The GFI also tripped a month earlier, for what I though was no reason. I just came down one morning and the tank had no power:confused:. Reset it and everything worked fine. Then 3 days later my heater went crazy and sent my tank up to 89* before I noticed it. I'm not certain, but I think the two were related. Since both devices have functioned for years without any problems.

I would definitely suggest them. They don't cost too much if you buy them and install them yourself.
 

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GFCIs are there to protect you. Always unplug any electrical device before you mess with anything it touches. Water is a good bet for shocks, and they ain't fun. Current codes make it mandatory to have GFCI in Kitchens, Bathrooms and outdoor circuits. GFCI breakers are expensive but using GFCI outlets on a circuit, the right way, protects the circuit and they are very reasonable.

It can be aggravating dealing with a tripped circuit but that is preferable to having someone get hurt because of your neglegence.

Heaters can be made "safer" for the inhabitants by using two heaters, one set a bit lower than the other. Using submersibles is better than the hang ons, which are less expensive but can be difficult. If you just check your stick on thermometer and feel with your hand once a day, while feeding, it will be readily apparent something is wrong that needs to be fixed. Having the extra heater should prevent the temp from dropping too much and it also is a bit of insurance to have the backup. Remember that when something bad happens, it will happen at the worst possible time in the worst possible way.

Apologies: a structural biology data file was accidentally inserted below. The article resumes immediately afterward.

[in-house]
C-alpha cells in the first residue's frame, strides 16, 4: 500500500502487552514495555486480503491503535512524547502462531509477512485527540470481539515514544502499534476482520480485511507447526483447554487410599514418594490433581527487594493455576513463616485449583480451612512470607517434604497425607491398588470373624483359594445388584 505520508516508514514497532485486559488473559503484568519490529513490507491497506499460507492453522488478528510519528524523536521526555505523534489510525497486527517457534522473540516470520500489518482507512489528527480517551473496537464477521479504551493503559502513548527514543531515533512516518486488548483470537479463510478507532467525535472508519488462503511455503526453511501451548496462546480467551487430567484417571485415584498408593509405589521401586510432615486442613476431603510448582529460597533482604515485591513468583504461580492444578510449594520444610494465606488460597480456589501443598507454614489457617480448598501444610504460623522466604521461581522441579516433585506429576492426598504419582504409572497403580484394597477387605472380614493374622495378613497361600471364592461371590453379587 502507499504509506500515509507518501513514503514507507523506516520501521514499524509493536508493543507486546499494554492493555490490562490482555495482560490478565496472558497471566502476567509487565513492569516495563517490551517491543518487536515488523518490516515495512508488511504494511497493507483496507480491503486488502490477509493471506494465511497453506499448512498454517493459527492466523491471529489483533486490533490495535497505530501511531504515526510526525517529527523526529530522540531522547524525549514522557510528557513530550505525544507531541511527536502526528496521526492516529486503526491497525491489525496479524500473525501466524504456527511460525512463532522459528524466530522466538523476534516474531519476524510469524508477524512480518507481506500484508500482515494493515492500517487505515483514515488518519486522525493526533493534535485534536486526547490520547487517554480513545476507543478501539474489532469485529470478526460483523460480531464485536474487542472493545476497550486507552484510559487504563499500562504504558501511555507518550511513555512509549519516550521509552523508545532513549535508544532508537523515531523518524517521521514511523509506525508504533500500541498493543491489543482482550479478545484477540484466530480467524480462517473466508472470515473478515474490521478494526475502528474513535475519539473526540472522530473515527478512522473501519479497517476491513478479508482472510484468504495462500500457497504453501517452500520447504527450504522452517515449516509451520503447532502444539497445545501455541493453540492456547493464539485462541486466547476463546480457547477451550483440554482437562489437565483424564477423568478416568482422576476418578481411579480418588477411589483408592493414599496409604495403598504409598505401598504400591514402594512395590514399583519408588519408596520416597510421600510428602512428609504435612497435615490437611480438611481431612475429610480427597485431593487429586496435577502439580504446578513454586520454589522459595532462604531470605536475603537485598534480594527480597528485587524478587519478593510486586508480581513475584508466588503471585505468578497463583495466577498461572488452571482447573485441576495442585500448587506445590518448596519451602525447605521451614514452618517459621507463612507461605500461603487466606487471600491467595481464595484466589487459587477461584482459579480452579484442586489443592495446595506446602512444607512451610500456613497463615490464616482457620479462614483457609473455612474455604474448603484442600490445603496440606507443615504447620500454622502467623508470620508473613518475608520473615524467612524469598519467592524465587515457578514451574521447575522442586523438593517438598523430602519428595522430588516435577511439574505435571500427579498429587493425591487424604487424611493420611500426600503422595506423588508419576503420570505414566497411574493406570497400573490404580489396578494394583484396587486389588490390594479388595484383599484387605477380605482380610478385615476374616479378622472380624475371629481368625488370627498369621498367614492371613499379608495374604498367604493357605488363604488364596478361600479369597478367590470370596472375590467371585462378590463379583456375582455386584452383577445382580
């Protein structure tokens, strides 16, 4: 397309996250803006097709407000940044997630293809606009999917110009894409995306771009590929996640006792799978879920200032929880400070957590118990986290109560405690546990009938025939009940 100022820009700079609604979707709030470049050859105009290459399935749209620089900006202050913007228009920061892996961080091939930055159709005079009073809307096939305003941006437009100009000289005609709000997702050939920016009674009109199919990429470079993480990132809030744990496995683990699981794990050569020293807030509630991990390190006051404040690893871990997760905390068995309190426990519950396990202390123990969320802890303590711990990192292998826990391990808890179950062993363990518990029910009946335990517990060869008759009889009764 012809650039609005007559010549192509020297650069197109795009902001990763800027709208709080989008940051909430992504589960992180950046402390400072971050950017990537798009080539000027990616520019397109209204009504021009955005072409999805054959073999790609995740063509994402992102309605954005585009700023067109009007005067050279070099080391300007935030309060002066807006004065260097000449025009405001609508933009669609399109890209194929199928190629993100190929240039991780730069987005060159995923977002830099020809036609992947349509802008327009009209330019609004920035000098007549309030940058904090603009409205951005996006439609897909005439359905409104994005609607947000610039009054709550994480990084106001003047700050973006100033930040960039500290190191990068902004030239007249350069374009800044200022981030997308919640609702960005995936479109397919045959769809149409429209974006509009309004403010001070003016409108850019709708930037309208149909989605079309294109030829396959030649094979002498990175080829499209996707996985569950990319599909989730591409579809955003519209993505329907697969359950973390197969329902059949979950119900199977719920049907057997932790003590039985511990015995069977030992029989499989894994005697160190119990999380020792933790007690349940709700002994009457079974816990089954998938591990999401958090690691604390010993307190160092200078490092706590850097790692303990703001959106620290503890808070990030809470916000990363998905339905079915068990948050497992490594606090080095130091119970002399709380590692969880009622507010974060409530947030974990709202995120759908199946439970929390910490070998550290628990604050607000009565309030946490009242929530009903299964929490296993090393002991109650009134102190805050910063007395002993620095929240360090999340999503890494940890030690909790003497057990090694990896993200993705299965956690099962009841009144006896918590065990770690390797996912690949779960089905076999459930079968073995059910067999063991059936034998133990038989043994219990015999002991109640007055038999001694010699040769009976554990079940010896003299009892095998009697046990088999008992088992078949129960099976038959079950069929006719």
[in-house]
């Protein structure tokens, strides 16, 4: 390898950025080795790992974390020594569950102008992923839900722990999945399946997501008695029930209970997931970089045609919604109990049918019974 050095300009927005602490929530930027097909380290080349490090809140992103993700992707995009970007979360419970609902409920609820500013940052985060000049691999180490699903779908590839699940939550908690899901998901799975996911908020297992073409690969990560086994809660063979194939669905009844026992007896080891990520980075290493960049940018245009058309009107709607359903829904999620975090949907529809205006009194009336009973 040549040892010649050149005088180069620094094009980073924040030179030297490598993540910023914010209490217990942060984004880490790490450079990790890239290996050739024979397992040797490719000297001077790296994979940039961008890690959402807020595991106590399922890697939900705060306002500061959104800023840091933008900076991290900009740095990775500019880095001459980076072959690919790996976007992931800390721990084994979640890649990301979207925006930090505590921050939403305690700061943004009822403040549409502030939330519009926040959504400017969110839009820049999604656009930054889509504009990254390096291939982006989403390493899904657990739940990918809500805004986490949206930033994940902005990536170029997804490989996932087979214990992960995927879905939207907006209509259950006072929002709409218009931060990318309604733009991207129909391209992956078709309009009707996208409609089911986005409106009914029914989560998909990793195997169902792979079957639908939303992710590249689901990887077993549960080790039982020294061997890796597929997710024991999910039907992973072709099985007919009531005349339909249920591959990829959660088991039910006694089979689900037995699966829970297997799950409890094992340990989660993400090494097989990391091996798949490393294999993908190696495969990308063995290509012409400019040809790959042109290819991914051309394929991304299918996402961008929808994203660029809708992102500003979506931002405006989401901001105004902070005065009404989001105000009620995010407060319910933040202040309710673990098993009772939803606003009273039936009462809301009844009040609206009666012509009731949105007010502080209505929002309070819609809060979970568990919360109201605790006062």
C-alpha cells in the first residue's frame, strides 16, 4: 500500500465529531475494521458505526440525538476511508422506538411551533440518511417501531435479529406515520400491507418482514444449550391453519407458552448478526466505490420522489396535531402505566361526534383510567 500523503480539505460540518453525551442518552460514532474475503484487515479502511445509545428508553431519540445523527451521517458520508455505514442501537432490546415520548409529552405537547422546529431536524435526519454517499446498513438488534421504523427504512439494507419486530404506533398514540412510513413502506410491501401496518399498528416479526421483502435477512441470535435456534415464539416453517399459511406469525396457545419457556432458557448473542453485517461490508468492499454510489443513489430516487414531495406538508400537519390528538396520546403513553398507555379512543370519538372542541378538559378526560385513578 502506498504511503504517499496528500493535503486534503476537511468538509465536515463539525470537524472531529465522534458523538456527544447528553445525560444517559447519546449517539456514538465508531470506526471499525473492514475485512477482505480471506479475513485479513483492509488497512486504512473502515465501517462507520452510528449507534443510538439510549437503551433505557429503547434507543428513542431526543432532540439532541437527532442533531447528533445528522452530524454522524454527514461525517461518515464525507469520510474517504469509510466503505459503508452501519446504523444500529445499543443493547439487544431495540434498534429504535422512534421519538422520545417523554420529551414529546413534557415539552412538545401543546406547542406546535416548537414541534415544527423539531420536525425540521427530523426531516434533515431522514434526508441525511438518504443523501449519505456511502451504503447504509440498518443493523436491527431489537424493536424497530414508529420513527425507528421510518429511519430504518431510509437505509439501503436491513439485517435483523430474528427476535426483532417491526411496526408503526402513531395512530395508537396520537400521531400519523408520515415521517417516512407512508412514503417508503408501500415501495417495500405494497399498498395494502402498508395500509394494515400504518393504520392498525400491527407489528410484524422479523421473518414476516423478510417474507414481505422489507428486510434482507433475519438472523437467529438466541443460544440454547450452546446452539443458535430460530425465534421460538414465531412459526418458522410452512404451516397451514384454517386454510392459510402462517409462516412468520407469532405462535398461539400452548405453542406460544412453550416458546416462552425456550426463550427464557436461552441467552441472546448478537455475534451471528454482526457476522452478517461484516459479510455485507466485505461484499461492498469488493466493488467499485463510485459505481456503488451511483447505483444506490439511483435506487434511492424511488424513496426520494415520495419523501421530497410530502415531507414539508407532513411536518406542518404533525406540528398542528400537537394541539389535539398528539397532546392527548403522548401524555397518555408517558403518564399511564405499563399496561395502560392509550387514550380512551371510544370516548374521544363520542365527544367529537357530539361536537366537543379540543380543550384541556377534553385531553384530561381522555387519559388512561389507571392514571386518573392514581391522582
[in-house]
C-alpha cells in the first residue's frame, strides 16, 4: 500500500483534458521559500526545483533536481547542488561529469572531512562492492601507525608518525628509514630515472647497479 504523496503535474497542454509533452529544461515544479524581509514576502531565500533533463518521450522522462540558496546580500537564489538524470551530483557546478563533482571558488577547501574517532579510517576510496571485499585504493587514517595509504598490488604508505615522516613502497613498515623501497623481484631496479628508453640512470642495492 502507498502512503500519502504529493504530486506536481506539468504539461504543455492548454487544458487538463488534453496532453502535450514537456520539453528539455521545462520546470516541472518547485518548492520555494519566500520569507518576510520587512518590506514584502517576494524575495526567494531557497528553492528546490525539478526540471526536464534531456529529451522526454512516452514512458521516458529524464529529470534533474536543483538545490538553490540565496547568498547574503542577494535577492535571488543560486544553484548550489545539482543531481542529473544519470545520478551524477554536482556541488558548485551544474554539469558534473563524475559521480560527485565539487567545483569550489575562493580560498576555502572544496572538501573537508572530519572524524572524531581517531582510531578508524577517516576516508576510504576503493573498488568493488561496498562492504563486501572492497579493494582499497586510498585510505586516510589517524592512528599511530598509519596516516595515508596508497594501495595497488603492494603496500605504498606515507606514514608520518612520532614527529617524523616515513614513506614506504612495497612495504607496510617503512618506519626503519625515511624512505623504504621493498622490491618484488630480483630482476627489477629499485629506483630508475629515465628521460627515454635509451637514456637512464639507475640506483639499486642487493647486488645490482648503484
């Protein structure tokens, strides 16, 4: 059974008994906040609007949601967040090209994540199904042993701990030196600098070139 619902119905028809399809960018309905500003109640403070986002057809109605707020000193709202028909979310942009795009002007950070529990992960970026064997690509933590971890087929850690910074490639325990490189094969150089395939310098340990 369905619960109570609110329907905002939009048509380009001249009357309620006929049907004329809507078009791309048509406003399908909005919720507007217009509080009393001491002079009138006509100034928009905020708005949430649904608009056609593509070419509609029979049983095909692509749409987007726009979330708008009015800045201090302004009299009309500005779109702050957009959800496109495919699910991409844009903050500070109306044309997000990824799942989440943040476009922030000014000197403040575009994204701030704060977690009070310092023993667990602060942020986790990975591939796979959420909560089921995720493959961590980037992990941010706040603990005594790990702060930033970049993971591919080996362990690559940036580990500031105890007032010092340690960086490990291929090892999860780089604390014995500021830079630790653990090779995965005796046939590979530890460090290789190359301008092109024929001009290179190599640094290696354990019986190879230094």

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i live in a 60+ year old apartment, naturally it doesn't have GFCI outlets, so i plug all my equipment into surge protected power outlet bars.
From what I've read, a surge protector does not cut off the power fast enough. It does not replace GFCI.

To benefit from GFCI, devices need to have a 3-prong plug. But most of them have only two prongs.
 

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I have a "plug-in" GFCI protector that goes into the outlet and a surge protector with a built-in timer that goes into this. It constantly trips, so I removed it. That said, I always make sure that my equipment is safe and secured away from curious little hands and I've never had a problem, nor heard of anyone following safe practices around here have a problem. I have however, been shocked a couple of times by faulty equipment and it hurts a lot, so I do suggest using a GFCI outlet. (The plug-in ones cannot control enough power)
 

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From what I've read, a surge protector does not cut off the power fast enough. It does not replace GFCI.

To benefit from GFCI, devices need to have a 3-prong plug. But most of them have only two prongs.
Are you sure about that? Most hairdryers and stuff don't have 3 prongs, but if you drop them in the water a GFCI outlet will still trip.